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Hearing loss may push decline in memory, thinking
January 22nd, 2013
11:03 AM ET

Hearing loss may push decline in memory, thinking

Older Americans who have hearing loss have an accelerated decline in thinking and memory abilities, compared to those with normal hearing, according to a study published in JAMA Archives of Internal Medicine.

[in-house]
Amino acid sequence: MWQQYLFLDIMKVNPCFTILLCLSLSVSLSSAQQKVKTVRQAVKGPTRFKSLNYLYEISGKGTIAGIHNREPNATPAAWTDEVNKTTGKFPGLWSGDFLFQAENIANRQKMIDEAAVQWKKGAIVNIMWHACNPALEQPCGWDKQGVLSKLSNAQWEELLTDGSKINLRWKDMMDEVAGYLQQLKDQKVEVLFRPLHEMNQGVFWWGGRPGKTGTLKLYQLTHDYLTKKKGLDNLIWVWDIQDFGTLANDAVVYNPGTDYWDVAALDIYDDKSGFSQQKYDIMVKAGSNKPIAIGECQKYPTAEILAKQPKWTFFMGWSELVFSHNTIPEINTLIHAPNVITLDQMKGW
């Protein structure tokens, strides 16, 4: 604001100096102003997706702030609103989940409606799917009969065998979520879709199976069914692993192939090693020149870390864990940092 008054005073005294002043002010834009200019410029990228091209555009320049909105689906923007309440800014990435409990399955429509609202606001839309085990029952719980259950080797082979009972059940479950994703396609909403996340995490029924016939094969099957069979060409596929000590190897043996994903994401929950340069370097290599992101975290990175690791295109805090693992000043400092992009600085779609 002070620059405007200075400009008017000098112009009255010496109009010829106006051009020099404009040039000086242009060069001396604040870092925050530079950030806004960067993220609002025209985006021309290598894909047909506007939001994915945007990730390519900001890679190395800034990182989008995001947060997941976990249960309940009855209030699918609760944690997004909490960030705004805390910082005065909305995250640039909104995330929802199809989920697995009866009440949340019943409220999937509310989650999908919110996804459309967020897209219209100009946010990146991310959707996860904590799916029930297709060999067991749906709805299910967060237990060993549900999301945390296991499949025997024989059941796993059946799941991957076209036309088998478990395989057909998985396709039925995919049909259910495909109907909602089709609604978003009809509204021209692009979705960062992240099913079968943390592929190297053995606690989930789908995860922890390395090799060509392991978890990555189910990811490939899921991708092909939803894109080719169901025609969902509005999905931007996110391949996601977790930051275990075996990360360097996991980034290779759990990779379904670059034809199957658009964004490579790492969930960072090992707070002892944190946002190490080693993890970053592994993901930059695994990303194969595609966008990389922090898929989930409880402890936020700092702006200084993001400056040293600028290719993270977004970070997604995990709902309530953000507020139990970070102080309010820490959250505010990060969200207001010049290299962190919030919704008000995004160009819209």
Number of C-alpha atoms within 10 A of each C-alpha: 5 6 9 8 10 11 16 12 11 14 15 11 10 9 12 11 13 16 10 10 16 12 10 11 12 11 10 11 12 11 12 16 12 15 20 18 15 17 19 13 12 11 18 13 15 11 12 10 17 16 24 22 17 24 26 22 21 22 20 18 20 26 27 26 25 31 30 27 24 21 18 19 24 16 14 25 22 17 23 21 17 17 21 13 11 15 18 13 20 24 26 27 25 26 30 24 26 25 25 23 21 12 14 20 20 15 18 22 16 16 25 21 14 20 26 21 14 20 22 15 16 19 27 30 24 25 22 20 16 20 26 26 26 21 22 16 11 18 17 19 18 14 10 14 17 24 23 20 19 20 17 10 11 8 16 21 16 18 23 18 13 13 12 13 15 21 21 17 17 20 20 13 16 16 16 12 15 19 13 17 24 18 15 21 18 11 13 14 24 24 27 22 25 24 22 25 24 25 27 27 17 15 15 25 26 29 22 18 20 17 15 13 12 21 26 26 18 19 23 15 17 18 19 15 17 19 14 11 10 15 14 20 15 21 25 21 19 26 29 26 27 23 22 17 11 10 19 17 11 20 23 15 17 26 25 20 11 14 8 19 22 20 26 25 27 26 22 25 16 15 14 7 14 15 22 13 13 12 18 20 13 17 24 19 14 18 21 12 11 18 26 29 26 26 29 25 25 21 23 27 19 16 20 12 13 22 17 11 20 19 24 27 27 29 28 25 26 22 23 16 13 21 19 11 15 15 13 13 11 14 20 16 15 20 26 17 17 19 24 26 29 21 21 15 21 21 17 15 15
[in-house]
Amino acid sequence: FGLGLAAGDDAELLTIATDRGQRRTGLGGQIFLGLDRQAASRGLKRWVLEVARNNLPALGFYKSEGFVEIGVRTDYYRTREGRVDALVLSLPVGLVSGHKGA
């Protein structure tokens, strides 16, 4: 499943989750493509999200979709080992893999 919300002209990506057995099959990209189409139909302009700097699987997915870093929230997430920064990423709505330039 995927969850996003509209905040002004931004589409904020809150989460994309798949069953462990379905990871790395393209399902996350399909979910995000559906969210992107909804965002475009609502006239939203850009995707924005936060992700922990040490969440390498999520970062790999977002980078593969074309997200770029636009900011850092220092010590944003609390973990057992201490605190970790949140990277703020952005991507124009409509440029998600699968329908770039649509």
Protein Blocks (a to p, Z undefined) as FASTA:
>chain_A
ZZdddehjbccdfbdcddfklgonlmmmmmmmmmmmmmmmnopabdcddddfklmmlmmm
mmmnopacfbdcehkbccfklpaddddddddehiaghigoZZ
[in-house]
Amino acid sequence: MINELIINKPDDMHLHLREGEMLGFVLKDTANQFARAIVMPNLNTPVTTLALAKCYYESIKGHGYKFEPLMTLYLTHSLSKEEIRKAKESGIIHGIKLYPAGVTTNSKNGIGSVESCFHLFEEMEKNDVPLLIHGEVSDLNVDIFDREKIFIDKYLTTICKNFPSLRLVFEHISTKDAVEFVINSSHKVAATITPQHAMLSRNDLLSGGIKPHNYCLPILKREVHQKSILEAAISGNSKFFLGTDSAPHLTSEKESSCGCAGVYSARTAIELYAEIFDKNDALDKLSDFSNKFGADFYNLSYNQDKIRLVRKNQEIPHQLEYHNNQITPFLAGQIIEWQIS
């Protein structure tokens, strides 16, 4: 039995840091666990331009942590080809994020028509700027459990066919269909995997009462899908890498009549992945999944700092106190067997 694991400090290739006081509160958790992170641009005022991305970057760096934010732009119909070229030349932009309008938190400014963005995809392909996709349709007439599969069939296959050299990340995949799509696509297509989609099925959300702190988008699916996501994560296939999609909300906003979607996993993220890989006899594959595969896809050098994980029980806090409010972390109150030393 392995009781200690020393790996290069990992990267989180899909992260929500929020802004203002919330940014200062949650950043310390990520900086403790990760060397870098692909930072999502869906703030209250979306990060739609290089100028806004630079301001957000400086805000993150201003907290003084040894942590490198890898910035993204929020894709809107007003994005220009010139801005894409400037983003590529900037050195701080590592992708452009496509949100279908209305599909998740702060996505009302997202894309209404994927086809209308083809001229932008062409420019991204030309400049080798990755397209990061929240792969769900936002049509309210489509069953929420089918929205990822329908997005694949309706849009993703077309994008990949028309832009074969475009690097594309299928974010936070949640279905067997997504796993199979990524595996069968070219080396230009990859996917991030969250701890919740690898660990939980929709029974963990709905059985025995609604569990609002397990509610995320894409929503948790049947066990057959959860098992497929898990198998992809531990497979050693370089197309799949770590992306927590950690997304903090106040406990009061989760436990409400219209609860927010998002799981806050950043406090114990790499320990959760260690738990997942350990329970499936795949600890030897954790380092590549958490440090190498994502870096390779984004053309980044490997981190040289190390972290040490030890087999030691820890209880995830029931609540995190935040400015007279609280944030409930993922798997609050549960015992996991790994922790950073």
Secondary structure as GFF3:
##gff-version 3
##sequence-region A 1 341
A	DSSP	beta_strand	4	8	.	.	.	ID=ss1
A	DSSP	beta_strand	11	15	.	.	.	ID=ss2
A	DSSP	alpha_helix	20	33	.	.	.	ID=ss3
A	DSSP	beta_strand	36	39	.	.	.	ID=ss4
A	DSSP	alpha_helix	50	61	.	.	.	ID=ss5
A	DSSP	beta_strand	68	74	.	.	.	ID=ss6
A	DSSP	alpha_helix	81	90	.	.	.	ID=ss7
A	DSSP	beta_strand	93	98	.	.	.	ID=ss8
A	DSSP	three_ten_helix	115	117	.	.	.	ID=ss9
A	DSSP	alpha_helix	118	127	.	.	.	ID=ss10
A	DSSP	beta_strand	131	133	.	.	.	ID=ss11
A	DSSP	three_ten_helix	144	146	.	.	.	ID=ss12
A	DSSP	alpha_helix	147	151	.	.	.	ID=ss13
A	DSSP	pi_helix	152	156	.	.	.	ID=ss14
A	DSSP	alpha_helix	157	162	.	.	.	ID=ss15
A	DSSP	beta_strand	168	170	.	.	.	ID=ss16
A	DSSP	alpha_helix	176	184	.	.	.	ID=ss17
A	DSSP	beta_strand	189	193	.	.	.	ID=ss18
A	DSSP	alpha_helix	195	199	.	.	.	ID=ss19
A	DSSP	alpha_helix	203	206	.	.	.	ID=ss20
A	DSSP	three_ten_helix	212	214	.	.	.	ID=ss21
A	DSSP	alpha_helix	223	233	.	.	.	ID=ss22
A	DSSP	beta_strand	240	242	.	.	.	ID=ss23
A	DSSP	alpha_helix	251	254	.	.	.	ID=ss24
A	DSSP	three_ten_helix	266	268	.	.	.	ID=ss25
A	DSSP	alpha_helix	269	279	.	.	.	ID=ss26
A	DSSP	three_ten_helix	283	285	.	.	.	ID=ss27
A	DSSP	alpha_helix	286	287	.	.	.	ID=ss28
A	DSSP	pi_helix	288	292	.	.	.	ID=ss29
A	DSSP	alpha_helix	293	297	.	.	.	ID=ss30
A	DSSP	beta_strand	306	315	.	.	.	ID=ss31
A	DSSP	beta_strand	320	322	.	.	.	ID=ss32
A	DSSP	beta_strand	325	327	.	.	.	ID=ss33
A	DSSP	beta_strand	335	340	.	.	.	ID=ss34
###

Those with hearing loss experience a 30% to 40% greater decline in thinking abilities compared to their counterparts without hearing loss, according to the findings published Monday.

Hearing loss is common among old older adults, affecting about two-thirds of adults 70 and older, and about one-third of adults younger than 60, according to lead study author Dr. Frank R. Lin of Johns Hopkins University.  A large number of people with hearing loss are untreated, Lin explained, because they associate hearing loss with the stigma of getting older.

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